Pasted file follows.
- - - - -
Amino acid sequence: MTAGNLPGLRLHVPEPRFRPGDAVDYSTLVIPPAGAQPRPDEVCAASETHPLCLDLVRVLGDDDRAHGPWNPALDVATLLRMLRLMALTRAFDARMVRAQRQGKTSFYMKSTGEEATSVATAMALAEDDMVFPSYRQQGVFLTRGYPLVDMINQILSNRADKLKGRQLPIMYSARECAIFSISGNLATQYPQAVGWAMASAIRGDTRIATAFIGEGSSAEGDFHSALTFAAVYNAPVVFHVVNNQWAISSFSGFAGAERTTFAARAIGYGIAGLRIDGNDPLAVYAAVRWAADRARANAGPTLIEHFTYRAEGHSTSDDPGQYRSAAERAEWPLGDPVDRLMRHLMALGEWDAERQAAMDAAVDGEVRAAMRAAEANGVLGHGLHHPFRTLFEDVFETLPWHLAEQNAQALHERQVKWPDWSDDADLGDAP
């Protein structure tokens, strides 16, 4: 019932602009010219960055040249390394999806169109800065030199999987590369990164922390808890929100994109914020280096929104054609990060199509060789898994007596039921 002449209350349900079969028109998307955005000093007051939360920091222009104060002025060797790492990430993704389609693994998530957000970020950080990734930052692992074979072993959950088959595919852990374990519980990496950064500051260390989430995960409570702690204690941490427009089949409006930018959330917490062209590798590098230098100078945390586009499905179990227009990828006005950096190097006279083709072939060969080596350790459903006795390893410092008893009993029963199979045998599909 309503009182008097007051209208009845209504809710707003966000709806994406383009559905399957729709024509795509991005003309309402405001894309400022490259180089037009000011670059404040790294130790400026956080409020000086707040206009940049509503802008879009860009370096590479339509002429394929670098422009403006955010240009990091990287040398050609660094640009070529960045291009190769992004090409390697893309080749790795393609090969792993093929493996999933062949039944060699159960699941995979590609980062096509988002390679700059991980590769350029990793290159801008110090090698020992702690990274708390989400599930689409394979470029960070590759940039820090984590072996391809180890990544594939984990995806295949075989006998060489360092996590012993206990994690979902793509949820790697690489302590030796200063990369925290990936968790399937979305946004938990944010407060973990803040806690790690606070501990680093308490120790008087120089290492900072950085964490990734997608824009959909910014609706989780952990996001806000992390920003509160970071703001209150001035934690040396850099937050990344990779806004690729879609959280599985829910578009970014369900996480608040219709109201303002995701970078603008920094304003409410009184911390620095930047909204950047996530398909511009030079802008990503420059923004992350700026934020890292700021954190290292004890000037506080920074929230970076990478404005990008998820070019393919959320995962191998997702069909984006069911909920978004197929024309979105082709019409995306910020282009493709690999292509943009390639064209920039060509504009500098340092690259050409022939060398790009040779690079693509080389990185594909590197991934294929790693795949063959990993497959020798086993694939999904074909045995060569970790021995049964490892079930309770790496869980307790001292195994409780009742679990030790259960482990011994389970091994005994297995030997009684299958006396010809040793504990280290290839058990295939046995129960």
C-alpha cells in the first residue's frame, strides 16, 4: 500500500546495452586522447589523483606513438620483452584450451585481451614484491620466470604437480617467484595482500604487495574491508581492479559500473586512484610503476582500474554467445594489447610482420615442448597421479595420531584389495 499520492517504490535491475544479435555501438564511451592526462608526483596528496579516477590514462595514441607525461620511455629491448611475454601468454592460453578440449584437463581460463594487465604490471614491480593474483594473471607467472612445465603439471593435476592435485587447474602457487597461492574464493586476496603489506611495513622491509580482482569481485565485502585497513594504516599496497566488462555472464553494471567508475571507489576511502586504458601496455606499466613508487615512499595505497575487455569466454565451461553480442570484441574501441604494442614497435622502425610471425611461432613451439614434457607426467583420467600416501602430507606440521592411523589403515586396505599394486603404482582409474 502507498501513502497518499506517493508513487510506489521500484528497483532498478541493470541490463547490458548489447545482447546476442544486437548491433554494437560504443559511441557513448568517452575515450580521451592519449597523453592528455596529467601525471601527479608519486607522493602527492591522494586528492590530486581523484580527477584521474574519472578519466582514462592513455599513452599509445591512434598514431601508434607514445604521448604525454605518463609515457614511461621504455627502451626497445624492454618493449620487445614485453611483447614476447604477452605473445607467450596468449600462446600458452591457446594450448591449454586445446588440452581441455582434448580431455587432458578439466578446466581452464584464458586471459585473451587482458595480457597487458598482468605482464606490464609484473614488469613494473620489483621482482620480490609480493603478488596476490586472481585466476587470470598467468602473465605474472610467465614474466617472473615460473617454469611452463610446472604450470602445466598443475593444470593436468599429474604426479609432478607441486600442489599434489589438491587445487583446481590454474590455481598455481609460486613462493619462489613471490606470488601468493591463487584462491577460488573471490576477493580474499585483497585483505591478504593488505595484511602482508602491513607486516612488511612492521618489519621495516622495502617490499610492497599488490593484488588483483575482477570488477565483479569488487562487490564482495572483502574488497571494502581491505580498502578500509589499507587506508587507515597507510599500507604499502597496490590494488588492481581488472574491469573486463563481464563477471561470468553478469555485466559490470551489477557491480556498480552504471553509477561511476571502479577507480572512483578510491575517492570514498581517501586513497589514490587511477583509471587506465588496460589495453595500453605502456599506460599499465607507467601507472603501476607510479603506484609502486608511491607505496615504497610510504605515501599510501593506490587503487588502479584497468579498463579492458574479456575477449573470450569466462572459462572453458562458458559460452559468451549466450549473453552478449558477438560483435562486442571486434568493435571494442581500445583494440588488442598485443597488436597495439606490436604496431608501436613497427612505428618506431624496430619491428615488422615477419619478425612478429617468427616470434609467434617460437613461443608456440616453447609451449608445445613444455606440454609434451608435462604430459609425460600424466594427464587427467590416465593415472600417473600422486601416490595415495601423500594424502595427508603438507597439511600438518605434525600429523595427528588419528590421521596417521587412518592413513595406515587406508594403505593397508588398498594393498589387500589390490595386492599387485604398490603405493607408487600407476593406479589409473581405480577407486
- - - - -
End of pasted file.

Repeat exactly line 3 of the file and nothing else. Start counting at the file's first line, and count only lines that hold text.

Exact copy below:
C-alpha cells in the first residue's frame, strides 16, 4: 500500500546495452586522447589523483606513438620483452584450451585481451614484491620466470604437480617467484595482500604487495574491508581492479559500473586512484610503476582500474554467445594489447610482420615442448597421479595420531584389495 499520492517504490535491475544479435555501438564511451592526462608526483596528496579516477590514462595514441607525461620511455629491448611475454601468454592460453578440449584437463581460463594487465604490471614491480593474483594473471607467472612445465603439471593435476592435485587447474602457487597461492574464493586476496603489506611495513622491509580482482569481485565485502585497513594504516599496497566488462555472464553494471567508475571507489576511502586504458601496455606499466613508487615512499595505497575487455569466454565451461553480442570484441574501441604494442614497435622502425610471425611461432613451439614434457607426467583420467600416501602430507606440521592411523589403515586396505599394486603404482582409474 502507498501513502497518499506517493508513487510506489521500484528497483532498478541493470541490463547490458548489447545482447546476442544486437548491433554494437560504443559511441557513448568517452575515450580521451592519449597523453592528455596529467601525471601527479608519486607522493602527492591522494586528492590530486581523484580527477584521474574519472578519466582514462592513455599513452599509445591512434598514431601508434607514445604521448604525454605518463609515457614511461621504455627502451626497445624492454618493449620487445614485453611483447614476447604477452605473445607467450596468449600462446600458452591457446594450448591449454586445446588440452581441455582434448580431455587432458578439466578446466581452464584464458586471459585473451587482458595480457597487458598482468605482464606490464609484473614488469613494473620489483621482482620480490609480493603478488596476490586472481585466476587470470598467468602473465605474472610467465614474466617472473615460473617454469611452463610446472604450470602445466598443475593444470593436468599429474604426479609432478607441486600442489599434489589438491587445487583446481590454474590455481598455481609460486613462493619462489613471490606470488601468493591463487584462491577460488573471490576477493580474499585483497585483505591478504593488505595484511602482508602491513607486516612488511612492521618489519621495516622495502617490499610492497599488490593484488588483483575482477570488477565483479569488487562487490564482495572483502574488497571494502581491505580498502578500509589499507587506508587507515597507510599500507604499502597496490590494488588492481581488472574491469573486463563481464563477471561470468553478469555485466559490470551489477557491480556498480552504471553509477561511476571502479577507480572512483578510491575517492570514498581517501586513497589514490587511477583509471587506465588496460589495453595500453605502456599506460599499465607507467601507472603501476607510479603506484609502486608511491607505496615504497610510504605515501599510501593506490587503487588502479584497468579498463579492458574479456575477449573470450569466462572459462572453458562458458559460452559468451549466450549473453552478449558477438560483435562486442571486434568493435571494442581500445583494440588488442598485443597488436597495439606490436604496431608501436613497427612505428618506431624496430619491428615488422615477419619478425612478429617468427616470434609467434617460437613461443608456440616453447609451449608445445613444455606440454609434451608435462604430459609425460600424466594427464587427467590416465593415472600417473600422486601416490595415495601423500594424502595427508603438507597439511600438518605434525600429523595427528588419528590421521596417521587412518592413513595406515587406508594403505593397508588398498594393498589387500589390490595386492599387485604398490603405493607408487600407476593406479589409473581405480577407486